With schools continuing to find themselves caught in emotional debates over students’ access to controversial books, the U.S. Department of Education has hired a new official to oversee its response to content challenges and take action if it finds that removing materials violated students’ civil rights.
Matt Nosanchuk, a former Obama administration official and nonprofit leader whose work has focused on the Jewish and LGBTQ communities, started his job Monday as a deputy assistant secretary in the Office for Civil Rights. In the coming weeks, he’ll lead training sessions for schools and libraries on the shifting legal landscape related to restricting books available to students. The American Library Association will host the first session Sept. 26.
“Across the country, communities are seeing a rise in efforts to ban books — efforts that are often designed to empty libraries and classrooms of literature about LGBTQ people, people of color, people of faith, key historical events and more,” a department official said in an email to reporters Thursday. “These efforts are a threat to student’s rights and freedoms.”
The move comes as conservative groups continue to push for the removal of books they argue are inappropriate for students and GOP leaders take action against districts with books that include sexual content or discuss historical racism.
“The Department of Education has decided to lawlessly leverage its civil rights enforcement power to coerce school districts into keeping pornography in their libraries,” said Max Eden, a research fellow at the right-leaning American Enterprise Institute.
PEN America, an advocacy organization, found almost 1,500 instances of book bans affecting 874 unique titles last school year. In many cases, parents complained that the books were too advanced or graphic for younger readers. But civil rights officials say removing a book just because it has LGBTQ characters or discusses racial violence is a form of discrimination.
In a first-of-its-kind resolution in May, the department found that a Georgia district may have created a “hostile environment” when it withdrew several books with LGBTQ and Black characters following parent complaints. The agreement required the Forsyth County Schools to notify students of its library book review process and survey middle and high school students about harassment based on race or sex and whether they feel comfortable reporting it.
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Some parent leaders applauded the appointment.
“Leadership and energy on this has been a long time coming,” said Keri Rodrigues, president of the National Parents Union. She hopes “to see real action and resources for children, parents and families who have been caught in the crossfire of this hate-filled political campaign for far too long.”
In Florida, for example, a new law states that districts must remove books that contain “sexual conduct” if the material is determined to be inappropriate. Those who disagree with a district’s decision to keep a book on the shelves can ask for a review by a special magistrate.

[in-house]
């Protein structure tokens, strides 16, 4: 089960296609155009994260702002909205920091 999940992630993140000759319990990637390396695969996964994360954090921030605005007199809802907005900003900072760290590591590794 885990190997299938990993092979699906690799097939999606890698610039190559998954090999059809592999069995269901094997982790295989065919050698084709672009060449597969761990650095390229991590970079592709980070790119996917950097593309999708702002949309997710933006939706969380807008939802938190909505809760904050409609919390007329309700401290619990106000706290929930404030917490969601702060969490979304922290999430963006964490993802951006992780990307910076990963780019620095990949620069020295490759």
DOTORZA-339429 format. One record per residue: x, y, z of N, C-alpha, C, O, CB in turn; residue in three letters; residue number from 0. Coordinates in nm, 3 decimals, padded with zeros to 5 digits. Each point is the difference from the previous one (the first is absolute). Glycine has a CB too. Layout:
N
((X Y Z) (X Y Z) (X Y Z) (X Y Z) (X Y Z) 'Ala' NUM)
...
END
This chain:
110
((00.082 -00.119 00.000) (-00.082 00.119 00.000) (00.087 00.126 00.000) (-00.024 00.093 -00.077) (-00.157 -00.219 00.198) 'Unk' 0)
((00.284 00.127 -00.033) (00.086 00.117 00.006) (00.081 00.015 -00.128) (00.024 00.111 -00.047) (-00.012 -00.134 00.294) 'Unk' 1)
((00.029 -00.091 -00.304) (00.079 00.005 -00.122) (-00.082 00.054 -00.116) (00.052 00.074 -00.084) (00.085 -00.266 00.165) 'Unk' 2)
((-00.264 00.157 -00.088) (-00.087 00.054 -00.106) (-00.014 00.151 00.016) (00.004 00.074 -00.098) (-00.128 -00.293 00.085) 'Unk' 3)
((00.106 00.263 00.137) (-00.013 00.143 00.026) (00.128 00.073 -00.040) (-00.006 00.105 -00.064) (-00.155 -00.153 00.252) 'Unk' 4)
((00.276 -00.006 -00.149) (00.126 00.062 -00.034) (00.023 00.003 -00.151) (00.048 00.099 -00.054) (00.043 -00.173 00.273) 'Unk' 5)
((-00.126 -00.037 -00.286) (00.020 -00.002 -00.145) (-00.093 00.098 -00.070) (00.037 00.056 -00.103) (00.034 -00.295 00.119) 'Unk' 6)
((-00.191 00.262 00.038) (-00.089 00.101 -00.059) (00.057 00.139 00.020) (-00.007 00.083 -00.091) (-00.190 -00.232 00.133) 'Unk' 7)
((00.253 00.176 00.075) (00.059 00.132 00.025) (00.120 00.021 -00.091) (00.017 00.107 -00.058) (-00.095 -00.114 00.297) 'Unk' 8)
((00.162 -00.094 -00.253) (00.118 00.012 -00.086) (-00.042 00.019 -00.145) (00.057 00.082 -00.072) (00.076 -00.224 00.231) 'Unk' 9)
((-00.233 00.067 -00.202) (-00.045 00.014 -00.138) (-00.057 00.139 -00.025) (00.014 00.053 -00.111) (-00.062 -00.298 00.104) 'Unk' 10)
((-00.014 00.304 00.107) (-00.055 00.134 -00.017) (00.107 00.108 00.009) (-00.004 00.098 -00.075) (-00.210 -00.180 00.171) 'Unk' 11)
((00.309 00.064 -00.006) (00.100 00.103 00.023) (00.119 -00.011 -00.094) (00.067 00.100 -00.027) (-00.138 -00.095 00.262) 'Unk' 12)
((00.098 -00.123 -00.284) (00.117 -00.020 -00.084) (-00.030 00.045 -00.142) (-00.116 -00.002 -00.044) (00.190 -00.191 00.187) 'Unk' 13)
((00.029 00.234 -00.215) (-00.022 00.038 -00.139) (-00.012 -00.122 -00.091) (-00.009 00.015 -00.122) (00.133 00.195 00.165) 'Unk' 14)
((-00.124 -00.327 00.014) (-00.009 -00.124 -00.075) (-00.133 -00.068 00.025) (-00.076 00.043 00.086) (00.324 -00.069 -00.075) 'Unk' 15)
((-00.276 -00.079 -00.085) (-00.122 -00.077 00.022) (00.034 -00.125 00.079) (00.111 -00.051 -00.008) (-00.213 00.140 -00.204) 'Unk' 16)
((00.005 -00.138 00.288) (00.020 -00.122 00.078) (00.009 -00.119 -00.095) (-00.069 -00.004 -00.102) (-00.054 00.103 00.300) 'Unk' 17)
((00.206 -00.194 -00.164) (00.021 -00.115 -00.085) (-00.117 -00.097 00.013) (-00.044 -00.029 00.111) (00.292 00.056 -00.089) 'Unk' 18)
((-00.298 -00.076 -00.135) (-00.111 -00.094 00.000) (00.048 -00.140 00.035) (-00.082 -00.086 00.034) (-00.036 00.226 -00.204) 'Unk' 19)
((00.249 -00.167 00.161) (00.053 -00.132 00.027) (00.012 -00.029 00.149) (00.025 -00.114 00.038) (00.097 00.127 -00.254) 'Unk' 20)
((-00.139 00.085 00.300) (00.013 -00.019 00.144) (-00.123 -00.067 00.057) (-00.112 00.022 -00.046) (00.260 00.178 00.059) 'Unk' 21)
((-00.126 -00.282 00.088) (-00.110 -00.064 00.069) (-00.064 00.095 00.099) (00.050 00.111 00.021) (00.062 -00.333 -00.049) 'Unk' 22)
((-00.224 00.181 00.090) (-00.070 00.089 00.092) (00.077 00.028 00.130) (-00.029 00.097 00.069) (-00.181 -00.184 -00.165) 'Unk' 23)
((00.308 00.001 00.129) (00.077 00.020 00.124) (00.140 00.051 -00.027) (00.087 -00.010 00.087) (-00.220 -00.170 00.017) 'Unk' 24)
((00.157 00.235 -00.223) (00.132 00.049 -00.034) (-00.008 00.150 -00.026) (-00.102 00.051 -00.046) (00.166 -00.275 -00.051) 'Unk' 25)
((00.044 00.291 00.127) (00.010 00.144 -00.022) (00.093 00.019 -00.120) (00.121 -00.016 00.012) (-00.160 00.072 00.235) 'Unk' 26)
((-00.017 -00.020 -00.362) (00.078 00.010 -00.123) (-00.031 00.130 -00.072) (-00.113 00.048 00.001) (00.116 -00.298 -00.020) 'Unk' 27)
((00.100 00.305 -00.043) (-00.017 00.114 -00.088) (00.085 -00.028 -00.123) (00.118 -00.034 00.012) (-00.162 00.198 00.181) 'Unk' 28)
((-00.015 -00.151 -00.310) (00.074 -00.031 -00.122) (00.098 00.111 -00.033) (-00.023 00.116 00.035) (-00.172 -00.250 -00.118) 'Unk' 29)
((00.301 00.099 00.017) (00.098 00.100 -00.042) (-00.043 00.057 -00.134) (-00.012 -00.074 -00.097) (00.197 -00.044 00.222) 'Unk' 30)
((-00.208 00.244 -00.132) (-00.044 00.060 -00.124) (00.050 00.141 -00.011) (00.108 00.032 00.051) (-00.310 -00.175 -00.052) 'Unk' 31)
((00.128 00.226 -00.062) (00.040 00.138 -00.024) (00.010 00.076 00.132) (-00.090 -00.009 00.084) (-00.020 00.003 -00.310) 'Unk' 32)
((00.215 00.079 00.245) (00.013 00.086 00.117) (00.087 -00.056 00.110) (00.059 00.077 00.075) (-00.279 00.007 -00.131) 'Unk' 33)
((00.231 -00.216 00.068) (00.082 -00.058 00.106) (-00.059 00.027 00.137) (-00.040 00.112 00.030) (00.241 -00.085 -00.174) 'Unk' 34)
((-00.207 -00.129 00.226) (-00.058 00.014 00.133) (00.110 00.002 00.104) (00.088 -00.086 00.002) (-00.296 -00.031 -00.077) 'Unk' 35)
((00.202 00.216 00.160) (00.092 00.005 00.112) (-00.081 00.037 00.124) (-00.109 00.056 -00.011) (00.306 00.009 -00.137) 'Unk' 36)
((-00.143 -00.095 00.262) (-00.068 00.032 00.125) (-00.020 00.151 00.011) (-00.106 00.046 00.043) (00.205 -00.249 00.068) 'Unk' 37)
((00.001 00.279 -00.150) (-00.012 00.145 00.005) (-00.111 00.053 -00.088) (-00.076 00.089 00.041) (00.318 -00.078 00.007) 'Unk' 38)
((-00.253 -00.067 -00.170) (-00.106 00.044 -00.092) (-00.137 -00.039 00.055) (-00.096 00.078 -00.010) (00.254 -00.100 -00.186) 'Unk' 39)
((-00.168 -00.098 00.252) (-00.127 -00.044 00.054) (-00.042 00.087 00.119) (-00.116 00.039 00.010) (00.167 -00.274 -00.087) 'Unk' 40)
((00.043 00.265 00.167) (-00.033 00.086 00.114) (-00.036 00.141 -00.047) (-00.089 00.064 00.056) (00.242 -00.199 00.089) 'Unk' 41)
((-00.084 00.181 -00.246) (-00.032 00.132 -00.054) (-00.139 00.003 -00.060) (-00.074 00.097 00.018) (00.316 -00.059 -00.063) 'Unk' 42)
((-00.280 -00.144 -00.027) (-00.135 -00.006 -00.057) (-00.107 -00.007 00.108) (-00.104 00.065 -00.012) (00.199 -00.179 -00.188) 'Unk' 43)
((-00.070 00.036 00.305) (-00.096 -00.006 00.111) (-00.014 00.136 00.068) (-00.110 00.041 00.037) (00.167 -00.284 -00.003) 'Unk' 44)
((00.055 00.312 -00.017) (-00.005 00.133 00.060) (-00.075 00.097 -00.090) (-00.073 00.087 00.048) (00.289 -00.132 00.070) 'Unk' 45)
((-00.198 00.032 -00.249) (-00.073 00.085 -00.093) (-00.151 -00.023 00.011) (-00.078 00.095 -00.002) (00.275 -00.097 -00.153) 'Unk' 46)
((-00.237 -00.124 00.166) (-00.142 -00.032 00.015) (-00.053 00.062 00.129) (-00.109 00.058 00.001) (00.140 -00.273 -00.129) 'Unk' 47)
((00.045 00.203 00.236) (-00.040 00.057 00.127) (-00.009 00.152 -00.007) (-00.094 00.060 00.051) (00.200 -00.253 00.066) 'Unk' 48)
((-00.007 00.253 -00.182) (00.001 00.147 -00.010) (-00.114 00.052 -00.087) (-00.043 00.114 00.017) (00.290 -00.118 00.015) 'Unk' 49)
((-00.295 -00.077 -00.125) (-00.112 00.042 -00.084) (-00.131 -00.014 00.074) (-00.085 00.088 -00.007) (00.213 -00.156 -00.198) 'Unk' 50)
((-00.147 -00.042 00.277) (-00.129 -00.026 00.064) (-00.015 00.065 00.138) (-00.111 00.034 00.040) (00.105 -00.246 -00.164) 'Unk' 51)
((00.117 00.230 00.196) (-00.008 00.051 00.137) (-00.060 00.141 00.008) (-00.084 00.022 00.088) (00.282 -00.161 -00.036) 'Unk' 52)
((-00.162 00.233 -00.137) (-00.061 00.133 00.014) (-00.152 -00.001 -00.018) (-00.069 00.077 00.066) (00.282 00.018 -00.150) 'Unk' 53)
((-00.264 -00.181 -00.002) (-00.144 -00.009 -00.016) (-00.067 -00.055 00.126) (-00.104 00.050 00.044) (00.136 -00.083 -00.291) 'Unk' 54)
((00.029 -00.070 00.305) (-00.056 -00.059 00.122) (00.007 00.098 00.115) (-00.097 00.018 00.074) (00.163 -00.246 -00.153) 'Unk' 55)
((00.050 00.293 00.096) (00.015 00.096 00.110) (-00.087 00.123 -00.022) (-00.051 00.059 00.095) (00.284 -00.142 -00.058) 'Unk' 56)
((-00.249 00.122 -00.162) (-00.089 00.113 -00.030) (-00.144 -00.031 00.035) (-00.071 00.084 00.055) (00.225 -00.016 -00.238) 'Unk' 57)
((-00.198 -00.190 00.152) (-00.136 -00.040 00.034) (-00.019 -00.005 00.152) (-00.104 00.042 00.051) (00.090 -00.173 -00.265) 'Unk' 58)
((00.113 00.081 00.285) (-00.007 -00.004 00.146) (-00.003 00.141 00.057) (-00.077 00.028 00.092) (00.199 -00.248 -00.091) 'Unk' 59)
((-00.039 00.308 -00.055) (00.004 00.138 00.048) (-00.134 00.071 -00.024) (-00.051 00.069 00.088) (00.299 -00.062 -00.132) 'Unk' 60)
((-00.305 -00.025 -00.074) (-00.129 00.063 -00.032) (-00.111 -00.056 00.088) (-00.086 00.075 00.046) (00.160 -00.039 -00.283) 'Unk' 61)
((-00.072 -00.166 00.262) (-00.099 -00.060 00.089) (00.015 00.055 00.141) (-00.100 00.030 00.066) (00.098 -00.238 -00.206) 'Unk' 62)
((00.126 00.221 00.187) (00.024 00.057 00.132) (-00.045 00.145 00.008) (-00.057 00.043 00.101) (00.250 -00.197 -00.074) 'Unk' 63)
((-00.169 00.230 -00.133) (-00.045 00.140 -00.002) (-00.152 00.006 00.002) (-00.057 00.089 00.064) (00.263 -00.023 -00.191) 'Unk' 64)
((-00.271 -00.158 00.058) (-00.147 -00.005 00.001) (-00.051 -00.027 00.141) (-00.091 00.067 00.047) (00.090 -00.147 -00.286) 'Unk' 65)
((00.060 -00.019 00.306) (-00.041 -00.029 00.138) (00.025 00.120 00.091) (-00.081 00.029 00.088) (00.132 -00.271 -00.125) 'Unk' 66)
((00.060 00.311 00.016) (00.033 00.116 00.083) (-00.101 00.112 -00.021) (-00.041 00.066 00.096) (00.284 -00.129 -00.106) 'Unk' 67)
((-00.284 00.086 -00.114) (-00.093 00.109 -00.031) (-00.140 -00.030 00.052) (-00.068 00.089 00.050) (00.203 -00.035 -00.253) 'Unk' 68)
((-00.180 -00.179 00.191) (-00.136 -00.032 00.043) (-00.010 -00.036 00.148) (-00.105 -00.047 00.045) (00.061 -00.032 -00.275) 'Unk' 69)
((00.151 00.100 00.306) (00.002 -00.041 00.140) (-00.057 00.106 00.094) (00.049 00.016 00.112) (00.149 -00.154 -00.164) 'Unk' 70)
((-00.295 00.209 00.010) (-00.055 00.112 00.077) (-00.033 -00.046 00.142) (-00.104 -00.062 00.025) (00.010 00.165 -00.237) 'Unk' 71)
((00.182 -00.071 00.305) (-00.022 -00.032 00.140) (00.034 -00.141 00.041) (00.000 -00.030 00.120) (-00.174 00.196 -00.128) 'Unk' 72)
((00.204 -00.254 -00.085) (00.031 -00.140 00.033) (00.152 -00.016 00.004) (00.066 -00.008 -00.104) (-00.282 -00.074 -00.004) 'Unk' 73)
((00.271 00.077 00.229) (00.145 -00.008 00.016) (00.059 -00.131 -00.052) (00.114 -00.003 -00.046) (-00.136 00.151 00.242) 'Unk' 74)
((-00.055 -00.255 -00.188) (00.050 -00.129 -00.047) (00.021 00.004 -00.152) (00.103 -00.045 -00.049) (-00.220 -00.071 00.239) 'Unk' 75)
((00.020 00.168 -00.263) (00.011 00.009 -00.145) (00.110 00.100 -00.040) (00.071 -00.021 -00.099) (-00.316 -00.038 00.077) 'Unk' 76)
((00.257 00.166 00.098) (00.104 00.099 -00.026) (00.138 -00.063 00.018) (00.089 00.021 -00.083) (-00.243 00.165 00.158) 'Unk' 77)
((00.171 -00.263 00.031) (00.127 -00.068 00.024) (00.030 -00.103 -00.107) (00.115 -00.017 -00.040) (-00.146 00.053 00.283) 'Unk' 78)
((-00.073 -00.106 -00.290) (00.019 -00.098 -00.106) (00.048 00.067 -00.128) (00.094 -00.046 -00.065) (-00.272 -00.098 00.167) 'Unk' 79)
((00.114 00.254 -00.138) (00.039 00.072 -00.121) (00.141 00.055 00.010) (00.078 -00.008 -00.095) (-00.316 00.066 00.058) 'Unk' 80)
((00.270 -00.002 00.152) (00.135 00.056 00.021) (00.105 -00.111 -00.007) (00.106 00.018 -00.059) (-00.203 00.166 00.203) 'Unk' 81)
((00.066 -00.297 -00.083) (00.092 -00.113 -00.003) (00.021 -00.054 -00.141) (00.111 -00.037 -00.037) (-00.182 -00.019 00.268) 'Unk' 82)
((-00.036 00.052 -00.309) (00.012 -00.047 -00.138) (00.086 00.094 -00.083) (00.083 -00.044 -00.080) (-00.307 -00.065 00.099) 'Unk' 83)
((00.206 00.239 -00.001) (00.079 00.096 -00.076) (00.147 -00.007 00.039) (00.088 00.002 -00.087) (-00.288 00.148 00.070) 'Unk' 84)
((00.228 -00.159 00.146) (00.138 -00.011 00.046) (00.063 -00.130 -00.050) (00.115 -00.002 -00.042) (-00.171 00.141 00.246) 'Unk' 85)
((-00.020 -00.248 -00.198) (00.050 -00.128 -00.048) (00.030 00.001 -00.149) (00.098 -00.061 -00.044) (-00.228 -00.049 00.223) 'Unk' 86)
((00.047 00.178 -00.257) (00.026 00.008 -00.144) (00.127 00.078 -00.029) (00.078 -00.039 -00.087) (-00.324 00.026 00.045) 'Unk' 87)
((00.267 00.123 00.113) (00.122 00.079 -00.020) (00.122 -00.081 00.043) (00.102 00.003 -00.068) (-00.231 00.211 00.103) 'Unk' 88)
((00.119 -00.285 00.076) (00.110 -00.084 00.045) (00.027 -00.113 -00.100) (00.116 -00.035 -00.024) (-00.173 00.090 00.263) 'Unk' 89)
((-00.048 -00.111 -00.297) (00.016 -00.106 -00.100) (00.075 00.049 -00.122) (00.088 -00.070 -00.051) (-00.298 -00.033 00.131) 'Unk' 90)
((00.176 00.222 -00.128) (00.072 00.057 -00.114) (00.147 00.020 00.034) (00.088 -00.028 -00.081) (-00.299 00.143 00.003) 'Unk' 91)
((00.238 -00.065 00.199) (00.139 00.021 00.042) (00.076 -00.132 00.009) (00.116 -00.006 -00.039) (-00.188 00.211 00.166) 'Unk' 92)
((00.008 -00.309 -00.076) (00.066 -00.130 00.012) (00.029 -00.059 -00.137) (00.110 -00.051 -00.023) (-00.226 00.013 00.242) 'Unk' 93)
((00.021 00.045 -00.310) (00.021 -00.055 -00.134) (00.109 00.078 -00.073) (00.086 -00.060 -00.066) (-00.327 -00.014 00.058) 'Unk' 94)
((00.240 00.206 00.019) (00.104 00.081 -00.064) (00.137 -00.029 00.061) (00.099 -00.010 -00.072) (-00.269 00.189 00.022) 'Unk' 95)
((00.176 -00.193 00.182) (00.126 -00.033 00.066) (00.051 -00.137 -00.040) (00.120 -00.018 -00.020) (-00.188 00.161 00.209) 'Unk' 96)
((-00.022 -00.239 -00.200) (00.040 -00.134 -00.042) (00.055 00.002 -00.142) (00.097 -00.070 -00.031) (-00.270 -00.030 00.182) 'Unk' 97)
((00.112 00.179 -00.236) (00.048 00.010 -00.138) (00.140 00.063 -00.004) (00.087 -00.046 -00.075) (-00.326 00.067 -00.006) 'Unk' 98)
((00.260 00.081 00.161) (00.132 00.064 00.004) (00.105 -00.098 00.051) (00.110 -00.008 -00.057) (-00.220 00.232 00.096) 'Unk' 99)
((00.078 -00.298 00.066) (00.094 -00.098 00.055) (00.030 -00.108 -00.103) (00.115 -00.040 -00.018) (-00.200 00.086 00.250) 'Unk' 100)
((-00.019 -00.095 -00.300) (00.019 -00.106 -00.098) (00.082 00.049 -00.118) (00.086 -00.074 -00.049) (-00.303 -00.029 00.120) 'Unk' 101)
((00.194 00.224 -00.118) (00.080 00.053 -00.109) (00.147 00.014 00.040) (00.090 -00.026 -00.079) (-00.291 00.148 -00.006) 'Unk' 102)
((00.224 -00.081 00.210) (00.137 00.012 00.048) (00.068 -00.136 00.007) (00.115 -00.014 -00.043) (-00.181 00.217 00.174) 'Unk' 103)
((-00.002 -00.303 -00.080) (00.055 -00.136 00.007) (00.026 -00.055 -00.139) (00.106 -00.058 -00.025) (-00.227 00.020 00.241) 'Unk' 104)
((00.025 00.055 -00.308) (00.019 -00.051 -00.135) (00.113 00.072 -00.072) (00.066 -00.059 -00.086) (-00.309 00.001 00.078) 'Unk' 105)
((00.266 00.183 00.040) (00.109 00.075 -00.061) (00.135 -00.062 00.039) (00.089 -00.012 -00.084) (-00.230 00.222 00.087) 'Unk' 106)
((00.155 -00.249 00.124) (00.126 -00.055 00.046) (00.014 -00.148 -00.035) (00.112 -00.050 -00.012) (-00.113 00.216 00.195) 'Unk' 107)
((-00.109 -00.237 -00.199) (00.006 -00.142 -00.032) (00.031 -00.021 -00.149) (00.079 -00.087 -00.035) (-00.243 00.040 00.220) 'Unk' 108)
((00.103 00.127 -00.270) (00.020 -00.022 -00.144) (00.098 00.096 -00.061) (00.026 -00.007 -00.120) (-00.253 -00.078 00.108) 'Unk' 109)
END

“That’s one more level of control from the state to overturn what they don’t like,” said Melissa Erickson, executive director of Alliance for Public Schools, a nonprofit. She’s expressed concerns about the ability of conservative-leaning school boards to dictate what’s taught in the classroom.
In 2021, some parents in the Williamson County, Tennessee, district sought to remove the children’s book “Ruby Bridges Goes to School: My True Story,” an autobiography about Bridges’s experience as the first Black student to desegregate an all-white school in New Orleans. They objected to the word “injustice” and a reference to “a large crowd of angry white people.”
In Oklahoma, the state adopted a rule that said officials can downgrade a district’s accreditation if it has books with “sexualized content” that an average person might find unfit for students. The rule followed state Superintendent Ryan Walters’s claims that some districts’ libraries included books such as “Gender Queer” and “Flamer” that feature graphic illustrations of sex. In several cases, the books had already been removed.
Some advocates say they’ve been unfairly criticized for supporting the rights of parents to restrict their children from access to explicit material.
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“When people ask questions they’re crucified,” Nicki Neily, president and founder of Parents Defending Education, testified Tuesday in a Congressional hearing. “Pretending that objections to minors accessing explicit sexual content is a threat to liberty and literature is a straw man and a distraction from real concerns about the quality of children’s education and whether students are safe in school.”
Margaret Crespo, superintendent in residence for ILO Group, an organization that supports women leaders in education, said Nosanchuk’s hiring is likely to rankle those who think the federal government should stay out of local school board matters.
She resigned in August as superintendent of the Laramie County School District 1, in Cheyenne, Wyoming, where board members pushed for a policy in which books with sexually explicit content would be off limits unless to children without parents’ prior permission. The school board is still debating the proposal.
But Crespo acknowledged the department’s assistance could be helpful to districts.
“Many don’t have policy or state statute to guide the conversation,” she said, “and are struggling to meet the needs of all students.”